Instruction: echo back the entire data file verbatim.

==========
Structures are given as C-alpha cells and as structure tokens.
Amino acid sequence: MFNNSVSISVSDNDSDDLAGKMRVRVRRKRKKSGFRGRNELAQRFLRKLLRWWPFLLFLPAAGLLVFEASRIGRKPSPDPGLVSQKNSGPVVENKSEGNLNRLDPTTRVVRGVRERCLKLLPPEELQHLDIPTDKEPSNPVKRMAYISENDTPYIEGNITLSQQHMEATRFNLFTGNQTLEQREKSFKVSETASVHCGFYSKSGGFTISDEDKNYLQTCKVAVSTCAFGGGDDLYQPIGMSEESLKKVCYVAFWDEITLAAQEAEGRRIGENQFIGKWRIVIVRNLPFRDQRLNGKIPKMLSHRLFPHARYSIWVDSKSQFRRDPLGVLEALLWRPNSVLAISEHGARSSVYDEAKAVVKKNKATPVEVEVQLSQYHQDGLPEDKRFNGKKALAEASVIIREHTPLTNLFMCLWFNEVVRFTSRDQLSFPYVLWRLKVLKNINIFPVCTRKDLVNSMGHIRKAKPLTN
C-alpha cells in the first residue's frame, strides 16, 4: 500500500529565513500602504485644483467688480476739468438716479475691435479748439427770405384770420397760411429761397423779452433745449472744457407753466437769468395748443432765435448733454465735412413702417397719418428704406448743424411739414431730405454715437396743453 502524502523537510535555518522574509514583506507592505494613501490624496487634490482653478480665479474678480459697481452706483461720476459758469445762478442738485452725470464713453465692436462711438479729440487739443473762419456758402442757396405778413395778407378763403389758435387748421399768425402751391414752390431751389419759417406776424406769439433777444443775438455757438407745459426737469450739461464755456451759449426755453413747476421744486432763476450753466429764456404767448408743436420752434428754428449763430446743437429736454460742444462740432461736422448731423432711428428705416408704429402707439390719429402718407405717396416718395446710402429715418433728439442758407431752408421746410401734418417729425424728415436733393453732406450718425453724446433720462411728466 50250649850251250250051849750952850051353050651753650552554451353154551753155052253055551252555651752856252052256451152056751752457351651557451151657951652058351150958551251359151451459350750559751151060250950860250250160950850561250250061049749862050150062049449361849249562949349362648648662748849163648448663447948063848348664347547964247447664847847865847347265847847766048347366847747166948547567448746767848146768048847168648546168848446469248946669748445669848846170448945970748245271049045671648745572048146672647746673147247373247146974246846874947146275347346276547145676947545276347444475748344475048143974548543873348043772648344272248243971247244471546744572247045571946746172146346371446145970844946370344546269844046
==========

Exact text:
Structures are given as C-alpha cells and as structure tokens.
Amino acid sequence: MFNNSVSISVSDNDSDDLAGKMRVRVRRKRKKSGFRGRNELAQRFLRKLLRWWPFLLFLPAAGLLVFEASRIGRKPSPDPGLVSQKNSGPVVENKSEGNLNRLDPTTRVVRGVRERCLKLLPPEELQHLDIPTDKEPSNPVKRMAYISENDTPYIEGNITLSQQHMEATRFNLFTGNQTLEQREKSFKVSETASVHCGFYSKSGGFTISDEDKNYLQTCKVAVSTCAFGGGDDLYQPIGMSEESLKKVCYVAFWDEITLAAQEAEGRRIGENQFIGKWRIVIVRNLPFRDQRLNGKIPKMLSHRLFPHARYSIWVDSKSQFRRDPLGVLEALLWRPNSVLAISEHGARSSVYDEAKAVVKKNKATPVEVEVQLSQYHQDGLPEDKRFNGKKALAEASVIIREHTPLTNLFMCLWFNEVVRFTSRDQLSFPYVLWRLKVLKNINIFPVCTRKDLVNSMGHIRKAKPLTN
C-alpha cells in the first residue's frame, strides 16, 4: 500500500529565513500602504485644483467688480476739468438716479475691435479748439427770405384770420397760411429761397423779452433745449472744457407753466437769468395748443432765435448733454465735412413702417397719418428704406448743424411739414431730405454715437396743453 502524502523537510535555518522574509514583506507592505494613501490624496487634490482653478480665479474678480459697481452706483461720476459758469445762478442738485452725470464713453465692436462711438479729440487739443473762419456758402442757396405778413395778407378763403389758435387748421399768425402751391414752390431751389419759417406776424406769439433777444443775438455757438407745459426737469450739461464755456451759449426755453413747476421744486432763476450753466429764456404767448408743436420752434428754428449763430446743437429736454460742444462740432461736422448731423432711428428705416408704429402707439390719429402718407405717396416718395446710402429715418433728439442758407431752408421746410401734418417729425424728415436733393453732406450718425453724446433720462411728466 50250649850251250250051849750952850051353050651753650552554451353154551753155052253055551252555651752856252052256451152056751752457351651557451151657951652058351150958551251359151451459350750559751151060250950860250250160950850561250250061049749862050150062049449361849249562949349362648648662748849163648448663447948063848348664347547964247447664847847865847347265847847766048347366847747166948547567448746767848146768048847168648546168848446469248946669748445669848846170448945970748245271049045671648745572048146672647746673147247373247146974246846874947146275347346276547145676947545276347444475748344475048143974548543873348043772648344272248243971247244471546744572247045571946746172146346371446145970844946370344546269844046